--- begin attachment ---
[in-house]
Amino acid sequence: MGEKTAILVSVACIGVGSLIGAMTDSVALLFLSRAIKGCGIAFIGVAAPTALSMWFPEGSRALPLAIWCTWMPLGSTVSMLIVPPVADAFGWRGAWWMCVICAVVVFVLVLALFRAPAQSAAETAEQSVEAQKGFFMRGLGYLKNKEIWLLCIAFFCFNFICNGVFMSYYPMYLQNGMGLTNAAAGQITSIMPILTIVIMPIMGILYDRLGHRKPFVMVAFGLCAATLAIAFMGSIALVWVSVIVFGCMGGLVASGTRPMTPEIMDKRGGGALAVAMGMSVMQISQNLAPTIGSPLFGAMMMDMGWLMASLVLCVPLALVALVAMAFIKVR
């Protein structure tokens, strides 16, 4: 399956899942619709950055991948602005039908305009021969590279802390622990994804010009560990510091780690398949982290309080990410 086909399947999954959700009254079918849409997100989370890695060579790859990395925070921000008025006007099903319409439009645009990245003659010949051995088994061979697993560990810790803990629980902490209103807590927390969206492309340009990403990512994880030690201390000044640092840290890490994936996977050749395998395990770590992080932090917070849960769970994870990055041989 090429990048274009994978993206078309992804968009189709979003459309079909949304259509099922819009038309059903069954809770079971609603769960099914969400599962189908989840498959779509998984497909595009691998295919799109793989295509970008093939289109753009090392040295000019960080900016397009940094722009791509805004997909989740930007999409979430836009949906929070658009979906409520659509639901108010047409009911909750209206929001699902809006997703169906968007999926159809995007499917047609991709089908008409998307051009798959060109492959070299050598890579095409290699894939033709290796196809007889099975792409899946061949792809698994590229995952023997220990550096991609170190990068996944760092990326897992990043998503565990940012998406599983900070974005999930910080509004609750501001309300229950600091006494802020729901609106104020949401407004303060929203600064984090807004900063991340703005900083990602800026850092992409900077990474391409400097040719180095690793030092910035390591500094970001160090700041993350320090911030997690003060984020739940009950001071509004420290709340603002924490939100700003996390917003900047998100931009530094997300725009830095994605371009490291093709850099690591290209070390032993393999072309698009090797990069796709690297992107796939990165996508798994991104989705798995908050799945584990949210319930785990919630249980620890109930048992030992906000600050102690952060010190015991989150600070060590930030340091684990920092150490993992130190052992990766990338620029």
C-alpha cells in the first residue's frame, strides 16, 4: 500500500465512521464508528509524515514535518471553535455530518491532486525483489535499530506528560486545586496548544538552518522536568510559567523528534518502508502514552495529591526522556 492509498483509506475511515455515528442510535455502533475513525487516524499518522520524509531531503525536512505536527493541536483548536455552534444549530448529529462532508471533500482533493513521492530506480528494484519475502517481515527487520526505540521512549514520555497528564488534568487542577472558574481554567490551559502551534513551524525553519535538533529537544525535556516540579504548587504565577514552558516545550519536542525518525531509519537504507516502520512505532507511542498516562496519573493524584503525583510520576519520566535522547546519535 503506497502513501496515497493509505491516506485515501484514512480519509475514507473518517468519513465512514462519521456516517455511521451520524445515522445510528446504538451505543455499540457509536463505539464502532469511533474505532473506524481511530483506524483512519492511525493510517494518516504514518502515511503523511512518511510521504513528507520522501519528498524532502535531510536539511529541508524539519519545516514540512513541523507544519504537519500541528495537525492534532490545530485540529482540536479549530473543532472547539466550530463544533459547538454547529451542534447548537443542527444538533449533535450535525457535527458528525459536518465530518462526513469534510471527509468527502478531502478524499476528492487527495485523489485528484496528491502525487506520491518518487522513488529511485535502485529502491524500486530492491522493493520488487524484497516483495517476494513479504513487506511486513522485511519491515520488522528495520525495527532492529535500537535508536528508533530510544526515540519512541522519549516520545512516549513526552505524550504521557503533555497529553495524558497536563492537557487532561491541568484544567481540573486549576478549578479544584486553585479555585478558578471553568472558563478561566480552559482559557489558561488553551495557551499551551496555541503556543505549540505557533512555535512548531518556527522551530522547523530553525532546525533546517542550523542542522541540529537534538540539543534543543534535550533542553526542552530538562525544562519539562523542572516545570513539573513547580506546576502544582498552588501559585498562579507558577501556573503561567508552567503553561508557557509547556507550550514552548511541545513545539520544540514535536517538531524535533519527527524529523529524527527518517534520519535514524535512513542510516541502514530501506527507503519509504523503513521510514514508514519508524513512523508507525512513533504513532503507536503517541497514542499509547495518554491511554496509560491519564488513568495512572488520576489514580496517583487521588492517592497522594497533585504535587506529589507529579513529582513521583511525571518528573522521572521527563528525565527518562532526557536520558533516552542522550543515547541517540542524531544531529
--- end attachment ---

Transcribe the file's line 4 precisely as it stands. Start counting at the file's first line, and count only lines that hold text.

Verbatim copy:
C-alpha cells in the first residue's frame, strides 16, 4: 500500500465512521464508528509524515514535518471553535455530518491532486525483489535499530506528560486545586496548544538552518522536568510559567523528534518502508502514552495529591526522556 492509498483509506475511515455515528442510535455502533475513525487516524499518522520524509531531503525536512505536527493541536483548536455552534444549530448529529462532508471533500482533493513521492530506480528494484519475502517481515527487520526505540521512549514520555497528564488534568487542577472558574481554567490551559502551534513551524525553519535538533529537544525535556516540579504548587504565577514552558516545550519536542525518525531509519537504507516502520512505532507511542498516562496519573493524584503525583510520576519520566535522547546519535 503506497502513501496515497493509505491516506485515501484514512480519509475514507473518517468519513465512514462519521456516517455511521451520524445515522445510528446504538451505543455499540457509536463505539464502532469511533474505532473506524481511530483506524483512519492511525493510517494518516504514518502515511503523511512518511510521504513528507520522501519528498524532502535531510536539511529541508524539519519545516514540512513541523507544519504537519500541528495537525492534532490545530485540529482540536479549530473543532472547539466550530463544533459547538454547529451542534447548537443542527444538533449533535450535525457535527458528525459536518465530518462526513469534510471527509468527502478531502478524499476528492487527495485523489485528484496528491502525487506520491518518487522513488529511485535502485529502491524500486530492491522493493520488487524484497516483495517476494513479504513487506511486513522485511519491515520488522528495520525495527532492529535500537535508536528508533530510544526515540519512541522519549516520545512516549513526552505524550504521557503533555497529553495524558497536563492537557487532561491541568484544567481540573486549576478549578479544584486553585479555585478558578471553568472558563478561566480552559482559557489558561488553551495557551499551551496555541503556543505549540505557533512555535512548531518556527522551530522547523530553525532546525533546517542550523542542522541540529537534538540539543534543543534535550533542553526542552530538562525544562519539562523542572516545570513539573513547580506546576502544582498552588501559585498562579507558577501556573503561567508552567503553561508557557509547556507550550514552548511541545513545539520544540514535536517538531524535533519527527524529523529524527527518517534520519535514524535512513542510516541502514530501506527507503519509504523503513521510514514508514519508524513512523508507525512513533504513532503507536503517541497514542499509547495518554491511554496509560491519564488513568495512572488520576489514580496517583487521588492517592497522594497533585504535587506529589507529579513529582513521583511525571518528573522521572521527563528525565527518562532526557536520558533516552542522550543515547541517540542524531544531529